"Dad used to bring us over to Lambeth Walk when I was a little girl," says Susan, a resident who was brought up on the other side of the river. "It wasn't just a trip to the market, it was a day out. The Walk was so colourful then, so busy, it was an adventure: the characters, the hustle and bustle, the shouts of the stallholders. There was a friendliness about, even to strangers."

When Susan moved to live on the estate 18 years ago, she soon found "the decline was dramatic". The market went away, the shops closed, the older houses were pulled down.

Susan has three grown-up sons. One of them is in residential care. A second has his own flat elsewhere on the estate. Her third son lives with Susan and her 13-year-old daughter Kerry. "She is not allowed out after 7pm. It's not safe for her after that - actually, it's not safe for anyone at all, no matter how old they are. If I come out to a tenants' meeting or something I'm always escorted home."

Susan and Kerry live on benefit payments and income support, which add up to pounds 90 a week. Almost half the households in the Lambeth Walk area have gross incomes of pounds 100 a week or less; two-thirds of them contain no one who works.

"We don't manage, we survive," says Susan. She pays pounds 17 towards the rent, pounds 10 for electricity, pounds 4 on bus fares for her daughter and a fiver towards the telephone. There is pounds 54 left to pay for food and clothing for both of them, plus other bills and emergencies. "By Friday night I'm lucky if I've got a few pence left."

Experts have suggested that it costs around pounds 20 to feed one woman for a week, with a diet that just about meets the Department of Health guidelines on nourishment. Ninety years ago the Fabians recorded the budget of Mrs B, who spent the equivalent of pounds 17 on feeding a family of six.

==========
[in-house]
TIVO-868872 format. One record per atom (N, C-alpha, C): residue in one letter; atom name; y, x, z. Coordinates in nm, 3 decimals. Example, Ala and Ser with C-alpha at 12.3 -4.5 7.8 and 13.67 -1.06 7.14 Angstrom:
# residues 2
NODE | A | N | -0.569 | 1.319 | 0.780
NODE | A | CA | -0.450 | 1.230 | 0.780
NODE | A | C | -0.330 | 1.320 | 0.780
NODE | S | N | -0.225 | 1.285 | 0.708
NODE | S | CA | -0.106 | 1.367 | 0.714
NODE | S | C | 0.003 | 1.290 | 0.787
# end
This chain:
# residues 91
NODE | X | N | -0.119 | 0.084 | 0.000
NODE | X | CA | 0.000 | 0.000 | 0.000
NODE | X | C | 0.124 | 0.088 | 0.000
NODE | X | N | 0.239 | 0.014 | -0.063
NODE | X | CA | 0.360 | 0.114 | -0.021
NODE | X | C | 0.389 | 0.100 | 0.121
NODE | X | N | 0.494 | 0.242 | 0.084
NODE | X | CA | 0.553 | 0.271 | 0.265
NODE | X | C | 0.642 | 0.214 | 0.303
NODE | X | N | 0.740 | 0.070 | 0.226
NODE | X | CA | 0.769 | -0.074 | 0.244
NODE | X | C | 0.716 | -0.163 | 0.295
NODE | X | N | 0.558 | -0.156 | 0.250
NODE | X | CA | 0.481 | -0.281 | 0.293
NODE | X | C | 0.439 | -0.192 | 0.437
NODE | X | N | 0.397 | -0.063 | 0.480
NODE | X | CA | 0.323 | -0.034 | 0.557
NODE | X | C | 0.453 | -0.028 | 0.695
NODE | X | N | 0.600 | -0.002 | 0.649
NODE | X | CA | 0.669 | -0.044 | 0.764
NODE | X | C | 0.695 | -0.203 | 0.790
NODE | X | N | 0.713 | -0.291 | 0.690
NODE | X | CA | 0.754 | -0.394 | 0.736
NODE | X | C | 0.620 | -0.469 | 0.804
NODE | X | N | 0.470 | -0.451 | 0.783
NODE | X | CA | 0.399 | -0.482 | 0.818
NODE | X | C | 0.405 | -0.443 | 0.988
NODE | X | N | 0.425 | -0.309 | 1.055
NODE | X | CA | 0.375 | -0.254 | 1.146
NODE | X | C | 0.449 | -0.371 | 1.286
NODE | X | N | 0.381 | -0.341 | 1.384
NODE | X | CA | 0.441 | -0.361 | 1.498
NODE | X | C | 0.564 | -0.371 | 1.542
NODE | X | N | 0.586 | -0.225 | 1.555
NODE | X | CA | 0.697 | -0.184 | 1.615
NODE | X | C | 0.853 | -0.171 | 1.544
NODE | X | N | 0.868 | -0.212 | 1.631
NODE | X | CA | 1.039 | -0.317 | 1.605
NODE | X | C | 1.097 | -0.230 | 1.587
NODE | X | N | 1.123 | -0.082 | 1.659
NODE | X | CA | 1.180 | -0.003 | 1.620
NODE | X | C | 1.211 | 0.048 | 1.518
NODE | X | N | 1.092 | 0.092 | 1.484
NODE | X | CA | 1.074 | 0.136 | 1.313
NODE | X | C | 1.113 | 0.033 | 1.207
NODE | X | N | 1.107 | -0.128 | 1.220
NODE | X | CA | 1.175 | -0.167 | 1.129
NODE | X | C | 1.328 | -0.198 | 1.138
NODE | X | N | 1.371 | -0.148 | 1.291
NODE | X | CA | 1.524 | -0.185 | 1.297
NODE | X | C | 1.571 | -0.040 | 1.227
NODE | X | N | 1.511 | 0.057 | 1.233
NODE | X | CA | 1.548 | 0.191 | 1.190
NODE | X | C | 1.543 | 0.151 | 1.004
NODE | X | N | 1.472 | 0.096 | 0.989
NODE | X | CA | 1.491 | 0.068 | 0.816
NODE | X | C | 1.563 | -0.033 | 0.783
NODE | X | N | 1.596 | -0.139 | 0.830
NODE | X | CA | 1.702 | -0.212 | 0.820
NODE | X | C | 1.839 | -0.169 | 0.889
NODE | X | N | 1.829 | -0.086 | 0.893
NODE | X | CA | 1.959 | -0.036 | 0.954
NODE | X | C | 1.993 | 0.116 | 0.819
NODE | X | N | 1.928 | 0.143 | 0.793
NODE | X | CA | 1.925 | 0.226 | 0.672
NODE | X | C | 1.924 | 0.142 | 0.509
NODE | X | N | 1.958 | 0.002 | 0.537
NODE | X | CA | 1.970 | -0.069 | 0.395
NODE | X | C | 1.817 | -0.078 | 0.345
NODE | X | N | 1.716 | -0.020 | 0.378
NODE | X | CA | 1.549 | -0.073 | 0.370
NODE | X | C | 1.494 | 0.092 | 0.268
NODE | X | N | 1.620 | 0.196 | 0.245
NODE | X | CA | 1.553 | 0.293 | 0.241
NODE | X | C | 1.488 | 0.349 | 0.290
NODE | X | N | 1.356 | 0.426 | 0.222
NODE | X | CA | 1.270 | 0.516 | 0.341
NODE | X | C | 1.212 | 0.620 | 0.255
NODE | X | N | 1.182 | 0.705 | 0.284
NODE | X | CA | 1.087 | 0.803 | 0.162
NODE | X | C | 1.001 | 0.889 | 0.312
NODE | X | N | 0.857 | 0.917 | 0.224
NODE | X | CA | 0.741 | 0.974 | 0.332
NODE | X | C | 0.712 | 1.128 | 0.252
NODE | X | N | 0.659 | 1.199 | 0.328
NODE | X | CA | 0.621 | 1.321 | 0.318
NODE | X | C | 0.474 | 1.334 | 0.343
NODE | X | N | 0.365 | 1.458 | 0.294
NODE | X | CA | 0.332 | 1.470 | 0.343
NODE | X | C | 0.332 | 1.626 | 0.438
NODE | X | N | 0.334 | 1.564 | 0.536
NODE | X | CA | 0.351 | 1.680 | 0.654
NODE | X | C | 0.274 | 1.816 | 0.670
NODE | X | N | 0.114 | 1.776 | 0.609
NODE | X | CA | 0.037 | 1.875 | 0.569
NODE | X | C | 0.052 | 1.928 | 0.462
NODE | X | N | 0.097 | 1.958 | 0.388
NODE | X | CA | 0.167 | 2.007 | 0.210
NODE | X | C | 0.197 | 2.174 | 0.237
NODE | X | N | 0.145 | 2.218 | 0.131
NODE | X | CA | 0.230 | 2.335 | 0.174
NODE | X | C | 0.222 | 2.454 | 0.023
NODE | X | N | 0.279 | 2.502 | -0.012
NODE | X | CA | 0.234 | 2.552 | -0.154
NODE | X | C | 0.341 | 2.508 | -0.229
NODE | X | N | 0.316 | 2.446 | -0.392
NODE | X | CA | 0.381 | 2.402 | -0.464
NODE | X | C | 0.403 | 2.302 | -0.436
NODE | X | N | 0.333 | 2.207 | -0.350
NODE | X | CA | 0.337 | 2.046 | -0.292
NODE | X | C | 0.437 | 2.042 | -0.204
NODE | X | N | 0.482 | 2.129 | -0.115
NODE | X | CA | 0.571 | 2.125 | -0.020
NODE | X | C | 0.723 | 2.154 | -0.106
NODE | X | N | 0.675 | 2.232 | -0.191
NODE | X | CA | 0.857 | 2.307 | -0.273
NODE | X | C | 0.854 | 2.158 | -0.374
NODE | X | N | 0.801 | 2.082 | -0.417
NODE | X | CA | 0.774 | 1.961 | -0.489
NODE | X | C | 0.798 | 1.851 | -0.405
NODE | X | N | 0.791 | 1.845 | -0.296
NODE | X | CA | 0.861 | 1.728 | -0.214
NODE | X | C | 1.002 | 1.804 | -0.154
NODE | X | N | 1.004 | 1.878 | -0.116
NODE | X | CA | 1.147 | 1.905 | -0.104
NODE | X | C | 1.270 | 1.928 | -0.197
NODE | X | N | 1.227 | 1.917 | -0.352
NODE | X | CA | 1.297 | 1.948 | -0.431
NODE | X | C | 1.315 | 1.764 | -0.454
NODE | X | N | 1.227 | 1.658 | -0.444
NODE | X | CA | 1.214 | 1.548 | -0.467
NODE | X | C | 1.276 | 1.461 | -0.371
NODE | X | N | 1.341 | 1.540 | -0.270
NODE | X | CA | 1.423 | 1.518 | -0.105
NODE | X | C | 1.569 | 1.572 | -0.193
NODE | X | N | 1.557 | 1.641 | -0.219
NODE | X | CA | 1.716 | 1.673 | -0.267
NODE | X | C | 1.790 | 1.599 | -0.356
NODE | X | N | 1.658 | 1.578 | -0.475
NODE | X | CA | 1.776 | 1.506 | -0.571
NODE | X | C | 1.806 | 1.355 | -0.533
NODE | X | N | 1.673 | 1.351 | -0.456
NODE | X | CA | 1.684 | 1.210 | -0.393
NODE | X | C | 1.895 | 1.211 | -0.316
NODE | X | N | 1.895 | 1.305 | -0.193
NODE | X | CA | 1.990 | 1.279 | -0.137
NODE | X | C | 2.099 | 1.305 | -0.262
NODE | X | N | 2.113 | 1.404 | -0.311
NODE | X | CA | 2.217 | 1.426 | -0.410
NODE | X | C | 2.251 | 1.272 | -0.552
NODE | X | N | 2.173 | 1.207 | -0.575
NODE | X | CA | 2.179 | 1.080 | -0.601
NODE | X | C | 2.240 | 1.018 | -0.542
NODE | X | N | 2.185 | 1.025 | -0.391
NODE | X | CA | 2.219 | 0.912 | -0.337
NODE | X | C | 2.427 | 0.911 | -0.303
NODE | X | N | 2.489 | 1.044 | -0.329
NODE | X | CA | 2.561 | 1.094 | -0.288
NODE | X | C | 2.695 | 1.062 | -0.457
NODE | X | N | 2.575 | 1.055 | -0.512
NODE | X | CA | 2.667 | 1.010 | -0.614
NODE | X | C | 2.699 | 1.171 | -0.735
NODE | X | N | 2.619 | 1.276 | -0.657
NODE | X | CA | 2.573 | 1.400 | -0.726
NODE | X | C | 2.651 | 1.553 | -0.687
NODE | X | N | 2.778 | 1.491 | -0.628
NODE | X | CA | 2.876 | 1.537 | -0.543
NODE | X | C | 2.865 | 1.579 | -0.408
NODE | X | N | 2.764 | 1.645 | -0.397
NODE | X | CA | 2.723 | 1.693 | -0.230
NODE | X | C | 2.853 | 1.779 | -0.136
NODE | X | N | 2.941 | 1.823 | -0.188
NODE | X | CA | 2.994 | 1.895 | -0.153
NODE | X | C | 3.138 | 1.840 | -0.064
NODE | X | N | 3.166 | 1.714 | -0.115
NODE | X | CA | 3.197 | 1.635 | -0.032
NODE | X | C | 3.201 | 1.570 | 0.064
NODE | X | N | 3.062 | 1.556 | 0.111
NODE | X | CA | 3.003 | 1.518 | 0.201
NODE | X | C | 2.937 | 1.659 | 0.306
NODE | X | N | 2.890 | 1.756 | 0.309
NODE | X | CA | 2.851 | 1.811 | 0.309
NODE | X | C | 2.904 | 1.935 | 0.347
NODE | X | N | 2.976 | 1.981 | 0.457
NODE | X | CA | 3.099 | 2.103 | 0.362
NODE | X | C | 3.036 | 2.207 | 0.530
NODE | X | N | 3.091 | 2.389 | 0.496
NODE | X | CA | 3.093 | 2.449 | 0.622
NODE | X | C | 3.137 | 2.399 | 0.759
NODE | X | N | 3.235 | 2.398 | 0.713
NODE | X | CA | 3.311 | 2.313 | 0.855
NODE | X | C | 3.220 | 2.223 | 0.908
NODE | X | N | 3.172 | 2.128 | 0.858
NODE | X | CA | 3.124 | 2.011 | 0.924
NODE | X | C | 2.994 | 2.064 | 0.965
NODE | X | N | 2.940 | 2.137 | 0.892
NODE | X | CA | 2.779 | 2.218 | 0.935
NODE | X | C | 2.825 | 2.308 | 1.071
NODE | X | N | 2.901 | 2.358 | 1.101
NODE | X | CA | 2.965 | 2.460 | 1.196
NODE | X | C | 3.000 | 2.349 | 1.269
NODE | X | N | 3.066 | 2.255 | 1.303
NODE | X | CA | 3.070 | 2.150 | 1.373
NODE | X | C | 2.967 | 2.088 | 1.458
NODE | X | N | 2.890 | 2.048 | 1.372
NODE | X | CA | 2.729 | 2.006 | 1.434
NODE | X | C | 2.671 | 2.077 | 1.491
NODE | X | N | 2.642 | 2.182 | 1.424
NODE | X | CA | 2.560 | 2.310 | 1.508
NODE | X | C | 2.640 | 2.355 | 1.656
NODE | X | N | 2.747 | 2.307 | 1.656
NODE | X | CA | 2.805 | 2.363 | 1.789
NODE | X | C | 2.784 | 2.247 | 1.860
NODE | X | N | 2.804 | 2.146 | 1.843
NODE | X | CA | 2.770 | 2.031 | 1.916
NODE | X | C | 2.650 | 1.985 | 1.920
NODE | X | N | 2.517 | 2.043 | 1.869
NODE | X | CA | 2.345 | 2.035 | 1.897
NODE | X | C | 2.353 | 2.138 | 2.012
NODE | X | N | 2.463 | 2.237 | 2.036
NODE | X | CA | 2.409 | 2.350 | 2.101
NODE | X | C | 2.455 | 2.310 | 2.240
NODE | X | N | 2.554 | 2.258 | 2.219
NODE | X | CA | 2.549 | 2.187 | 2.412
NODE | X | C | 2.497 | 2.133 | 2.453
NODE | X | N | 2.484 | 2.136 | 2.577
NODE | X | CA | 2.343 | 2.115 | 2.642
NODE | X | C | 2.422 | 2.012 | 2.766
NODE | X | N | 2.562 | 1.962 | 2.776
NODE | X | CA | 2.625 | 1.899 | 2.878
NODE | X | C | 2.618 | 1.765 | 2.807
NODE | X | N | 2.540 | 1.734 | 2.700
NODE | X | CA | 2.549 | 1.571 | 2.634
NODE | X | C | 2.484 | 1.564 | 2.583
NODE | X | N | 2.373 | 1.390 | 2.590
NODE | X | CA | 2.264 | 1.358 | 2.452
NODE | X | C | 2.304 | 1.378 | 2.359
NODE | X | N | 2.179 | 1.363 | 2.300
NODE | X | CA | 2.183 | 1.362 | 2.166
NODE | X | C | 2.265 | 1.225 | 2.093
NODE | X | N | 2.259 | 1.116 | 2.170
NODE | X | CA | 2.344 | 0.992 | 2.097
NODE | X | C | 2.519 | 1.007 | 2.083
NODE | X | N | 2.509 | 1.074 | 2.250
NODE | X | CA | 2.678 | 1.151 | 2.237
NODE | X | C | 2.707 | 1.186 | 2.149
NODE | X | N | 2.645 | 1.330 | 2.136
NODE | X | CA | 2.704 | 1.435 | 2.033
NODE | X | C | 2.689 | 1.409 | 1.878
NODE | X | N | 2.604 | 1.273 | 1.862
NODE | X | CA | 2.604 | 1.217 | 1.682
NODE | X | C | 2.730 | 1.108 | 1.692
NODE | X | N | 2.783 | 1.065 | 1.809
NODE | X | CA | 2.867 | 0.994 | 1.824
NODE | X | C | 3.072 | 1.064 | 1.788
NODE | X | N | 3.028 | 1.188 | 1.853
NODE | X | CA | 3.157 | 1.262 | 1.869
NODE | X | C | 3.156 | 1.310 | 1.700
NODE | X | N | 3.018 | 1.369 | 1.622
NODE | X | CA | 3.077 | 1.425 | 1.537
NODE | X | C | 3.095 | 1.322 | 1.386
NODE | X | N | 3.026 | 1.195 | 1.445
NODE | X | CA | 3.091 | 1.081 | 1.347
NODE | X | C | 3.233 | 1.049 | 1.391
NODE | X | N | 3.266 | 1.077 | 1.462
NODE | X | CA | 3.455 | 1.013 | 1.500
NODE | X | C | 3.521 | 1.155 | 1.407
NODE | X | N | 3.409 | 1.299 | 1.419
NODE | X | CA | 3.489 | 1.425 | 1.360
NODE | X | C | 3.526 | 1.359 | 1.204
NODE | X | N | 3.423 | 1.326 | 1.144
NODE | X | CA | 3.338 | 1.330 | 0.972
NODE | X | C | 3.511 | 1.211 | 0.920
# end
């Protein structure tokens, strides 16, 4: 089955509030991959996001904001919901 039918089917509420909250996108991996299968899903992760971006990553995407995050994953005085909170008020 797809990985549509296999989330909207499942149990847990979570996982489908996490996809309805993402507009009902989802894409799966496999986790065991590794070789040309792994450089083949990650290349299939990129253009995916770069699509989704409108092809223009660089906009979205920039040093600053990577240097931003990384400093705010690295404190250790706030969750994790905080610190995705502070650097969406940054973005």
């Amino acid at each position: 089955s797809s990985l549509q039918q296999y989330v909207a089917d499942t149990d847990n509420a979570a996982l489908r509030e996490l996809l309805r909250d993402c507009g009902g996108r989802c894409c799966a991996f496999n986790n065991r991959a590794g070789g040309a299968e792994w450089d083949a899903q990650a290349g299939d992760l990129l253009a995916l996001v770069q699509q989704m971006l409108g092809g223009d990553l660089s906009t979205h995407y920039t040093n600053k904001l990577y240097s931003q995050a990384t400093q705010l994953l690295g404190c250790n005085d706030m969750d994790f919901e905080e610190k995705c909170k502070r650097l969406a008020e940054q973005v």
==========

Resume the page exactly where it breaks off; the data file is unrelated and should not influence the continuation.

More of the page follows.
Mrs B's husband, a warehouseman, kept three shillings of his weekly wage for himself. The rest - 20 shillings, worth about pounds 48 now - was spent on housekeeping. Rent cost eight shillings, coal a shilling and sixpence. One shilling paid for a visit from the doctor to a sick child; another went on burial insurance. It cost seven shillings to buy enough bread and scraps of meat for a week, without garnish or supplement. That left just enough to buy two tins of milk. Clothes were mended, or bought when overtime allowed.

Mary, a pensioner who has lived by Lambeth Walk all her life and whose grandfather was born there, will have no truck with nostalgia. "Lots of old people talk about the good old days and they have this memory of how you could leave your door open all day long. Well, that was because they didn't have anything to bloody well nick."

As a leading member of the tenants' association, she is optimistic. Lambeth Walk is part of a pounds 300m regeneration scheme that should mean private developers tearing down the mistakes of the past and building new homes, shops, schools and leisure facilities. The mixture of council and private tenants will manage the new estate themselves. "I still think it's a good community to live in," says Mary. "And I think it's going to get better."

LAMBETH THEN & NOW

1909

Population 408,000.

No welfare state, benefits, or council housing. No NHS. Only safety net the workhouse.

Housing almost exclusively rented from private landlords, often at exorbitant rates.

Most children born inside marriage. Women become mothers early. Infant mortality rates high.

Self-contained community, almost exclusively white and within same social class.

No private transport. Many walk to work.

Main breadwinner usually male.

1999

Population 245,000.

A quarter of adults on income support. Two-thirds of state pupils on free dinners.

More than a third of homes rented from council. A third occupied by owners.

Half of all children born outside marriage. Most couples start family in late twenties.

Lambeth Walk multi-racial due to immigration and influx of asylum seekers.

More than half of households without car.

Men and women work full-time, when they can. Unemployment in the borough 13 per cent, but 29 per cent among Africans.